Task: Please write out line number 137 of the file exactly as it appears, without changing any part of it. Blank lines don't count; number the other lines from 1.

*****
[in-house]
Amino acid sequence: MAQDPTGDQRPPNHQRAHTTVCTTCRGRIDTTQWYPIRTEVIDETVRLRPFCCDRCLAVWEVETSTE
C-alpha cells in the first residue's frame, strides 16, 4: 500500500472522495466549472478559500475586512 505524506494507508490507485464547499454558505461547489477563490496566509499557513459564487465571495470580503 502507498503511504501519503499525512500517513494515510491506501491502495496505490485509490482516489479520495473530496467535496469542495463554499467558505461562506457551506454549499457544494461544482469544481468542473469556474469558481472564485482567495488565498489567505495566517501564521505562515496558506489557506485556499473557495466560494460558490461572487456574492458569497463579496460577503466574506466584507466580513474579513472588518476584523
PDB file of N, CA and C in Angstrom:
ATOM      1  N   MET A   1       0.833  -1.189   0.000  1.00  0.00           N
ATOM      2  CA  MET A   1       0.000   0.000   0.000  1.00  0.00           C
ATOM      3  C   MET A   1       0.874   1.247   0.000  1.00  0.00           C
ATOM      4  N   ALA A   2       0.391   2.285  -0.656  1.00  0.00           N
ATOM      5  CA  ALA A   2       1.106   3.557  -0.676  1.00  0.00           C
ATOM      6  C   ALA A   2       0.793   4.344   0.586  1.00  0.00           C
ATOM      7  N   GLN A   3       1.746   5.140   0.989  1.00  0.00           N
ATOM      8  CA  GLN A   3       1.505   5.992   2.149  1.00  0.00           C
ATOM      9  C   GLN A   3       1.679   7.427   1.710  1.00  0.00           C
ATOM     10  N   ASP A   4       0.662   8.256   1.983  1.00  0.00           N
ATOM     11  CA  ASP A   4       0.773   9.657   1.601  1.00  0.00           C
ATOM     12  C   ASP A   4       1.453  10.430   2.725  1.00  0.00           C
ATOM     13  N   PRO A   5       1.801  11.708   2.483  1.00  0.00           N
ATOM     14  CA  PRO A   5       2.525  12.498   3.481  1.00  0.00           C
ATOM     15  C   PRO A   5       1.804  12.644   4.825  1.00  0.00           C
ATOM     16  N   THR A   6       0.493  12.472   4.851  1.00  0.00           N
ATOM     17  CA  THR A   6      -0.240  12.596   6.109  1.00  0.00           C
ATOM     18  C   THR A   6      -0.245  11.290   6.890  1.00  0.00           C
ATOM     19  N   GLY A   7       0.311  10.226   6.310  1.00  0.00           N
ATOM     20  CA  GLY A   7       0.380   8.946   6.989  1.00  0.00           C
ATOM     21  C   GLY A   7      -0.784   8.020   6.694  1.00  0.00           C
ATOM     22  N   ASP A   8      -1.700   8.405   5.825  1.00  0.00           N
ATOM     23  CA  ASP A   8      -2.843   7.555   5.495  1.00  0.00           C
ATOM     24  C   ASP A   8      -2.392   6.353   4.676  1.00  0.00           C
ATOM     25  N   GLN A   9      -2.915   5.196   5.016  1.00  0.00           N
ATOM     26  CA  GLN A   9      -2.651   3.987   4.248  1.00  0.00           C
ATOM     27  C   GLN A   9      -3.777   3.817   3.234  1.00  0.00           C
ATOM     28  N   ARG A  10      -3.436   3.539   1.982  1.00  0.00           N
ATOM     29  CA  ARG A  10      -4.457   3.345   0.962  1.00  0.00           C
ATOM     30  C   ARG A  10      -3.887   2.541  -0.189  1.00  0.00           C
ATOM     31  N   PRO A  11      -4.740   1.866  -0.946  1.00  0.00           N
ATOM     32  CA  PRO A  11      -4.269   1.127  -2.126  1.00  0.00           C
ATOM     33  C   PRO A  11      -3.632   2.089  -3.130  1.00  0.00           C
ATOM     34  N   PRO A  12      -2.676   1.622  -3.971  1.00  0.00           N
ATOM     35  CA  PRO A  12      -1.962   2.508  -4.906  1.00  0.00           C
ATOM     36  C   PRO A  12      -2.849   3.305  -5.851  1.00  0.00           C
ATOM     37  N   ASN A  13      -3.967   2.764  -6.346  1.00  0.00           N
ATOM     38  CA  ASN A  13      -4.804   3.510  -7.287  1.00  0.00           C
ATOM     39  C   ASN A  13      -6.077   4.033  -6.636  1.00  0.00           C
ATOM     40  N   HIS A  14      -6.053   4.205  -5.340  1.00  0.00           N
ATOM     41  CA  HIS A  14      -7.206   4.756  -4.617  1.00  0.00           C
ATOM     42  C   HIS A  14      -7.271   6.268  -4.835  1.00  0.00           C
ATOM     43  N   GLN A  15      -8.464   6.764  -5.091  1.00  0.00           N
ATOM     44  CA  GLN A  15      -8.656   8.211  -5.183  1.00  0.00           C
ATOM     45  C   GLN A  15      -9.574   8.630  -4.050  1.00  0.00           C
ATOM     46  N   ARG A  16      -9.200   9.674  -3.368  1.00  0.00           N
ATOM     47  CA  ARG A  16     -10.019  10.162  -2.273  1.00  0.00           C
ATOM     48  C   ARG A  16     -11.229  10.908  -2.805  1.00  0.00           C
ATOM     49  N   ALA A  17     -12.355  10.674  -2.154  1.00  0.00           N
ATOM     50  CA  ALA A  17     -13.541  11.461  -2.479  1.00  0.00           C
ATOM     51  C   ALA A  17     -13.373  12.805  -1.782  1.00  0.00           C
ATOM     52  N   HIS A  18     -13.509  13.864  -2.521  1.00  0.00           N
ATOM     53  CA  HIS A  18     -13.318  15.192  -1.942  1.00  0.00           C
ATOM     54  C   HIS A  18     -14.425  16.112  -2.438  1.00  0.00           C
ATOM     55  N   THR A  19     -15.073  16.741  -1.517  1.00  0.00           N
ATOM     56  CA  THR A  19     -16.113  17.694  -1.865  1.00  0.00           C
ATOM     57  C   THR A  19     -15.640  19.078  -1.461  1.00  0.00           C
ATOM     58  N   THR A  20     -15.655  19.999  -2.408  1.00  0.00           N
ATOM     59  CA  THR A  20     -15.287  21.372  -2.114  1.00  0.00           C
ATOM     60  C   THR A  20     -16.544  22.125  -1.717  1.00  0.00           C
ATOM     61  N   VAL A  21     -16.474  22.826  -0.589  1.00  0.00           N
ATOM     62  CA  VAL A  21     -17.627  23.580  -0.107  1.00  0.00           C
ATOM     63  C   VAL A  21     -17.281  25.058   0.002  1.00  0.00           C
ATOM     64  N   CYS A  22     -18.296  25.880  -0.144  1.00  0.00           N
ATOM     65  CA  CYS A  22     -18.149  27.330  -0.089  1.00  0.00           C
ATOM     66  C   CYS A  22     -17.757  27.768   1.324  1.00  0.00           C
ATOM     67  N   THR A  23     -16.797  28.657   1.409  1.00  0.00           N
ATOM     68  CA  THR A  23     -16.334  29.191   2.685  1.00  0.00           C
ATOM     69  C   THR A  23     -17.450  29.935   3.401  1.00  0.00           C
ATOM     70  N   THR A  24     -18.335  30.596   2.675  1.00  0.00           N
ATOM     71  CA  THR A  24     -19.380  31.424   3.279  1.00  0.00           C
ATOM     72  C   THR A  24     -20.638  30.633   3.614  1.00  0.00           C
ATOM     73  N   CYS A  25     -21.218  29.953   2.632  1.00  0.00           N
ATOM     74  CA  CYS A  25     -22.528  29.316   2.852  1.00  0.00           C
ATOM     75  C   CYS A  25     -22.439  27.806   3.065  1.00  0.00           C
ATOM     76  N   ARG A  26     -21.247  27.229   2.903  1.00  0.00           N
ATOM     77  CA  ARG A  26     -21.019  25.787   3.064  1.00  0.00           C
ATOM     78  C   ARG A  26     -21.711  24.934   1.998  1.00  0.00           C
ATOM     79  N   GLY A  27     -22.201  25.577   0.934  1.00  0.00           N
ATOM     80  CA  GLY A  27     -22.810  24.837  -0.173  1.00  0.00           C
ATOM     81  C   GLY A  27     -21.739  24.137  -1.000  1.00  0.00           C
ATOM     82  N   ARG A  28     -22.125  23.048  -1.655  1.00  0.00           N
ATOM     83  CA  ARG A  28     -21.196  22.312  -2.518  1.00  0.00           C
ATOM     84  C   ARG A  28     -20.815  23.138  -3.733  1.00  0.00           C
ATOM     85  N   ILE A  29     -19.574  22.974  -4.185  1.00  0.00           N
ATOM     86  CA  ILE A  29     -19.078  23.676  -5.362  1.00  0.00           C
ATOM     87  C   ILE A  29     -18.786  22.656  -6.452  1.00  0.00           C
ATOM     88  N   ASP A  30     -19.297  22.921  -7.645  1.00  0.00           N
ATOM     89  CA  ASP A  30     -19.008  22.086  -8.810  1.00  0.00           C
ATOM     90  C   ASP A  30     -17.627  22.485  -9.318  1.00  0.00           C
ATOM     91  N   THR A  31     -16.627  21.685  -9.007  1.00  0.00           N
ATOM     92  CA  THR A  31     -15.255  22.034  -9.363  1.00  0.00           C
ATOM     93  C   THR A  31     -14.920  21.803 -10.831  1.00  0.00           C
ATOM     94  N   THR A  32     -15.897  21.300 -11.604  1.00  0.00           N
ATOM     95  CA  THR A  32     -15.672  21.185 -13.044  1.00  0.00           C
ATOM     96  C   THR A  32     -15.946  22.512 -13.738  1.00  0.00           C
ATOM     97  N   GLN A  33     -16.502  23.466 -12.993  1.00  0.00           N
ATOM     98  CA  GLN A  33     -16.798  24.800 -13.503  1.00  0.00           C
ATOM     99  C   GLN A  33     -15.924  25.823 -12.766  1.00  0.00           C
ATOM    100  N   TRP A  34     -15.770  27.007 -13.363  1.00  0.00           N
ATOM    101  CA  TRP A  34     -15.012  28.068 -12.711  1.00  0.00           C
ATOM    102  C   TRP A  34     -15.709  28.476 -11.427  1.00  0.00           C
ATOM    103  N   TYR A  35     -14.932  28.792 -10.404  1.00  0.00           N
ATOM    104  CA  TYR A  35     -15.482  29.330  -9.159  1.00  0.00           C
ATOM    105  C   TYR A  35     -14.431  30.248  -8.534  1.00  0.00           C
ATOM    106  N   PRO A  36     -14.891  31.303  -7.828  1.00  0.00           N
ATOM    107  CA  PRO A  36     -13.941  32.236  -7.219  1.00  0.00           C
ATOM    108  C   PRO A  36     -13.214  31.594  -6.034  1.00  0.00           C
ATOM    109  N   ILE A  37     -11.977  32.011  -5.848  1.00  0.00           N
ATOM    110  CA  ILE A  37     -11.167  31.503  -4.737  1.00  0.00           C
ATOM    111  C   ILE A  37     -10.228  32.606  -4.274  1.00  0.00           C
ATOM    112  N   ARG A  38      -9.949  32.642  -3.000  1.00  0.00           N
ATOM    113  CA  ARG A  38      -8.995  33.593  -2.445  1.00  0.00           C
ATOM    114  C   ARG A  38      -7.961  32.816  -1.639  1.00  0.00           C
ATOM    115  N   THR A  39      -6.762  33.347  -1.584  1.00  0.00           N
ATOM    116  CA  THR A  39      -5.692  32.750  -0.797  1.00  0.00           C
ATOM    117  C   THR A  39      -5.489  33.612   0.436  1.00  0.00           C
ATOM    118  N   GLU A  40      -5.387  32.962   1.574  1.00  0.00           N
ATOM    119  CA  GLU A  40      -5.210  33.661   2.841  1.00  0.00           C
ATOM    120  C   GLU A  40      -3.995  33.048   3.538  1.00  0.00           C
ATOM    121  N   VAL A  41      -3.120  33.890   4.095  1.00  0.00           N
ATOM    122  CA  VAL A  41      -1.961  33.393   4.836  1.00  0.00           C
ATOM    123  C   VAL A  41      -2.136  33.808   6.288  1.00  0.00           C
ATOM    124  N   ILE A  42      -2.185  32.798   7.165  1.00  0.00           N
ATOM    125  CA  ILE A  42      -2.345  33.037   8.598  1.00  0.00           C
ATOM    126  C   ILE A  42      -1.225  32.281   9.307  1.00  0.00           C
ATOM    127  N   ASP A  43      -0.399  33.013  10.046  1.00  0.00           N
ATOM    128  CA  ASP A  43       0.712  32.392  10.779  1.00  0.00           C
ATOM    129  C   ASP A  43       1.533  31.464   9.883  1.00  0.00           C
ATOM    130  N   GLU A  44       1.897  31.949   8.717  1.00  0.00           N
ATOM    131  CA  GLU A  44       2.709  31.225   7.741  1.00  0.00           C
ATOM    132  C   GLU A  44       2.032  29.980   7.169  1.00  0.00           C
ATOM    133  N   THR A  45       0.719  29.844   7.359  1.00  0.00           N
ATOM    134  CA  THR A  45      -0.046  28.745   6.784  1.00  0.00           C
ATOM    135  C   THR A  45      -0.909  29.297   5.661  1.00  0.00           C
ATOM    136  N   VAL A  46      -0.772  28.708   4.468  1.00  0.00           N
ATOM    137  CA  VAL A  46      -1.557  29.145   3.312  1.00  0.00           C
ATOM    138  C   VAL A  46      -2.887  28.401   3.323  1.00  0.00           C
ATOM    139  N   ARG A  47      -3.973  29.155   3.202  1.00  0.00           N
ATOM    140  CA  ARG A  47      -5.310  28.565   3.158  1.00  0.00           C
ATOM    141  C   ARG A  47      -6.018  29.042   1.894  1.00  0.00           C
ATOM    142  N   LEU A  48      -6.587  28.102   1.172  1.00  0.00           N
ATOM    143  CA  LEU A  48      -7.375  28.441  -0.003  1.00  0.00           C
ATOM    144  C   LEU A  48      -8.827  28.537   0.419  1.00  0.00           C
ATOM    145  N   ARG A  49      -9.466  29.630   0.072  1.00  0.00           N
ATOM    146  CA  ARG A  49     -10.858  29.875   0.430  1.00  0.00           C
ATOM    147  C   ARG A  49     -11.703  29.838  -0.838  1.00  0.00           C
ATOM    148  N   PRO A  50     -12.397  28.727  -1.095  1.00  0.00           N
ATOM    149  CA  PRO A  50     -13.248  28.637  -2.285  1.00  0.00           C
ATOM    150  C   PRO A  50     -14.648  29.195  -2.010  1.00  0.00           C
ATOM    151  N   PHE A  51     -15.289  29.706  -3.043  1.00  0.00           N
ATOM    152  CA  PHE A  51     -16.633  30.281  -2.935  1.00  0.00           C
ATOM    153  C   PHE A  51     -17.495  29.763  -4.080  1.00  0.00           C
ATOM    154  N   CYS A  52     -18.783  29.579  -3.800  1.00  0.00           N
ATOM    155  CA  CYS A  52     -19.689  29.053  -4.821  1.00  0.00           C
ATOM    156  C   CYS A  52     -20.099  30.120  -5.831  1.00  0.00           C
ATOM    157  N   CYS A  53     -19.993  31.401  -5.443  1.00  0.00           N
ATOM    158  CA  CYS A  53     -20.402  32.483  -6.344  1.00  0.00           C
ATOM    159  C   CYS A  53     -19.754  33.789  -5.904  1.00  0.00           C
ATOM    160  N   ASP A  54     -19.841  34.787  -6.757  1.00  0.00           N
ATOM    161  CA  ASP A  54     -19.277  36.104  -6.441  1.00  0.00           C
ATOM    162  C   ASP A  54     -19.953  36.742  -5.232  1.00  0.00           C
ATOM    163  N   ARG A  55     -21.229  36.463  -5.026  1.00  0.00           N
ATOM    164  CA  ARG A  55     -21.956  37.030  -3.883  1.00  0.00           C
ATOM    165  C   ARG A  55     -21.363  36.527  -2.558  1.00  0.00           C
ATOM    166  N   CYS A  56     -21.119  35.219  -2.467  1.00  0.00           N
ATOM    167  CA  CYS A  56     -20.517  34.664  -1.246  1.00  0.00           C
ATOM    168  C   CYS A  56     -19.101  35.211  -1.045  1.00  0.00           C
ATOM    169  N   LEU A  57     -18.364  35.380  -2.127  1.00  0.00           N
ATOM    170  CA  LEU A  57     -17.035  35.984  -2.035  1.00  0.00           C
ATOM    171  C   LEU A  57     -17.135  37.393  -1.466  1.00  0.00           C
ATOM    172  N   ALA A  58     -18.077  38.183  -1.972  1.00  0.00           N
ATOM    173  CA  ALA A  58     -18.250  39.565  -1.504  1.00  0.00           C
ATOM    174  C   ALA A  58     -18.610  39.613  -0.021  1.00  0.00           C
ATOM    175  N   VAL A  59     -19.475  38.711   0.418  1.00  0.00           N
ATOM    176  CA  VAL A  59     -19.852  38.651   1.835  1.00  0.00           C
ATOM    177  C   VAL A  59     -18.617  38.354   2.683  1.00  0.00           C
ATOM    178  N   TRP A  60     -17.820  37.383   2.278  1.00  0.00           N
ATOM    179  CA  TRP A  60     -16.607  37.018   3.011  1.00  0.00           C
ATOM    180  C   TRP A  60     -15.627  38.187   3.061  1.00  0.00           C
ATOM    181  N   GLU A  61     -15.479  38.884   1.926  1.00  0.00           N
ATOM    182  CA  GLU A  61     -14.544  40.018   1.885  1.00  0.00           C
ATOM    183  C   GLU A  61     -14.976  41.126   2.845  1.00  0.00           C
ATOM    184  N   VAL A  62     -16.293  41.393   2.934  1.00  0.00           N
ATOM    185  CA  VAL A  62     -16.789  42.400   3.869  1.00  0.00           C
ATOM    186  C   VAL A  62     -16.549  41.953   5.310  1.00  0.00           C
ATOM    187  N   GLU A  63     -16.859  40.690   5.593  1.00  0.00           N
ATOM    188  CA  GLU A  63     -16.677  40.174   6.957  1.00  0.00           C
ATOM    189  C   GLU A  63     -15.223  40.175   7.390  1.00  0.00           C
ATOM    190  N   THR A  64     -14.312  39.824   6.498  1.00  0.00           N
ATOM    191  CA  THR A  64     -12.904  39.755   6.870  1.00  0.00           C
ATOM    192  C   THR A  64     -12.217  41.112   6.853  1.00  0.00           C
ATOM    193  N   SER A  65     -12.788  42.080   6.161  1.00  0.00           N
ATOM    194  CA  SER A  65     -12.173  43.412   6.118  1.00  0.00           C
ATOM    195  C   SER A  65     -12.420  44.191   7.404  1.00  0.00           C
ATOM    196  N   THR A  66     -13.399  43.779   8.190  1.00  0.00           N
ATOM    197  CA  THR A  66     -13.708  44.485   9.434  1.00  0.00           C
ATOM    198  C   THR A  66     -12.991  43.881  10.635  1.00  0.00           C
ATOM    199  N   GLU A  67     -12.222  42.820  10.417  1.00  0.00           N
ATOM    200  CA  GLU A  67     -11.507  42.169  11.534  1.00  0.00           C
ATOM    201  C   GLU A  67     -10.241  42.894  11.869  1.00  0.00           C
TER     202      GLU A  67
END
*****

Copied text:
ATOM    133  N   THR A  45       0.719  29.844   7.359  1.00  0.00           N